The work of Japanese animator Hayao Miyazaki is almost universally adored -- just not by me. I've already written about my failure to be enchanted by Miyazaki's work, despite the fact that I often enjoy wavy, dream-logic narratives of the kind Miyazaki specializes in. I do appreciate the artistry of some of his images, and I love his tendency toward subtle coloration rather than garishness. But his stories, and often his character design, just leave me cold. I know I'm supposed to be magically transported by his fanciful tales and his whimsical grandiosity, but they make me listless: I just don't swoon with delight at the idea of grannies being turned into onions, or whatever.
I wish I could say Miyazaki's latest, "Ponyo" -- its Japanese title is "Gake no ue no Ponyo," or "Ponyo on the Cliff," although the version being released here in the States by Disney is a dubbed, English-language one -- changed my mind. It didn't. But this story of a small girl (she's actually half-human, half-fish) and her friendship with the boy who rescues her from tragedy, loses her, and finds her again, is certainly simple and modest, as well as, at times, quite beautiful to look at. The magical little fish girl -- she's the Ponyo of the title, and she's voiced by Noah Cyrus, younger sister of Miley -- is the daughter of the wizard Fujimoto (Liam Neeson), himself a former human who lives beneath the sea. Fujimoto, angry with humans for spoiling the ocean environment, is hatching a plan in which the sea and its creatures will rise up to regain their rightful place on Earth. Fujimoto is fearful for his little daughter's safety when she's first swept out of the ocean and rescued by 5-year-old Sosuke (Frankie Jonas, of the same family that gave us the Jonas Brothers), who lives with his mother by the sea. At that point, Ponyo, like her many identical-looking sisters, is just a little tadpole squirt -- she's like a miniature baby doll in a swimmy red dress. But when Fujimoto gets her back to the ocean, he learns that all she really wants to do is get back to Sosuke, with whom she's already forged a bond. She also wants to be human -- she has, among other things, discovered a taste for ham -- but if she makes that transition, Fujimoto tells her sternly, she will lose all her magical powers.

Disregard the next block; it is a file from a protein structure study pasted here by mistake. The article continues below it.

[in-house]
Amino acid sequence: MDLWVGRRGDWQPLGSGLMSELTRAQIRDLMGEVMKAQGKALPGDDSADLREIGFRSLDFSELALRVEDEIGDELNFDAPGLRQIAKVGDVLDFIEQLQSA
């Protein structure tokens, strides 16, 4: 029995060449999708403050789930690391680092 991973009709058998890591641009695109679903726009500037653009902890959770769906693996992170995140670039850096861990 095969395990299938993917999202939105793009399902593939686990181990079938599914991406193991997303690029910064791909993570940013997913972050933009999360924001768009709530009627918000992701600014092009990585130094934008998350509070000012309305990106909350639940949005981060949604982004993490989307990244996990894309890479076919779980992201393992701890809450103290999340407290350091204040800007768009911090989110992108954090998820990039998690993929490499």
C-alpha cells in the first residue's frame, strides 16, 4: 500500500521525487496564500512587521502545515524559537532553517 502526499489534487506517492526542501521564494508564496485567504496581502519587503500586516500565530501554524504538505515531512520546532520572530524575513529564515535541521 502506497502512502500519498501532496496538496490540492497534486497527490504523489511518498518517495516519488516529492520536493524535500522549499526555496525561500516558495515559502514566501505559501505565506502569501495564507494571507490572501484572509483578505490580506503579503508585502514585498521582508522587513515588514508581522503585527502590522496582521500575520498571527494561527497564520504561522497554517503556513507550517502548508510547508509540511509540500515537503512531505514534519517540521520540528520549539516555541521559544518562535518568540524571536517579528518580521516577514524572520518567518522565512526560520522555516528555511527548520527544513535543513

"Ponyo" represents a more pared-down Miyazaki; the movie is rated G, and the story it tells is a relatively simple one (allowing for the usual Miyazaki squirreliness) that little kids can easily grasp. There are many scenes involving the adventures of Ponyo and Sosuke: When the coastal area in which Sosuke lives is flooded by a tsunami (caused by Ponyo's attempts to become human, which result in an imbalance in nature), Ponyo uses her magic to "grow" a toy boat to a usable size, and the two embark on a journey to find Ponyo's mom. Ponyo and Sosuke are appealing enough, with their chubby, rounded limbs and wider, even more rounded eyes.
And, as always with Miyazaki, there are plenty of good-looking images: The picture opens with a lovely wordless sequence that introduces us to a number of wild and marvelous-looking ocean creatures, accompanied by a symphonic score that's as graceful as gently waving seaweed. It's a gorgeous, hypnotic opening, rendered in softly blended blues and greens, dotted with families of translucent pearl-gray and pink jellyfish drifting through the depths. My favorite image, though, is that of a submerged coastal road that is now free of cars; instead, numerous types of fish from ancient times, recently resurrected from the depths, swim placidly along this underwater highway as if they had every right to be there. "Ponyo" hasn't changed my mind about Miyazaki. But I'm willing to accept and enjoy this little window into the dream life of fish.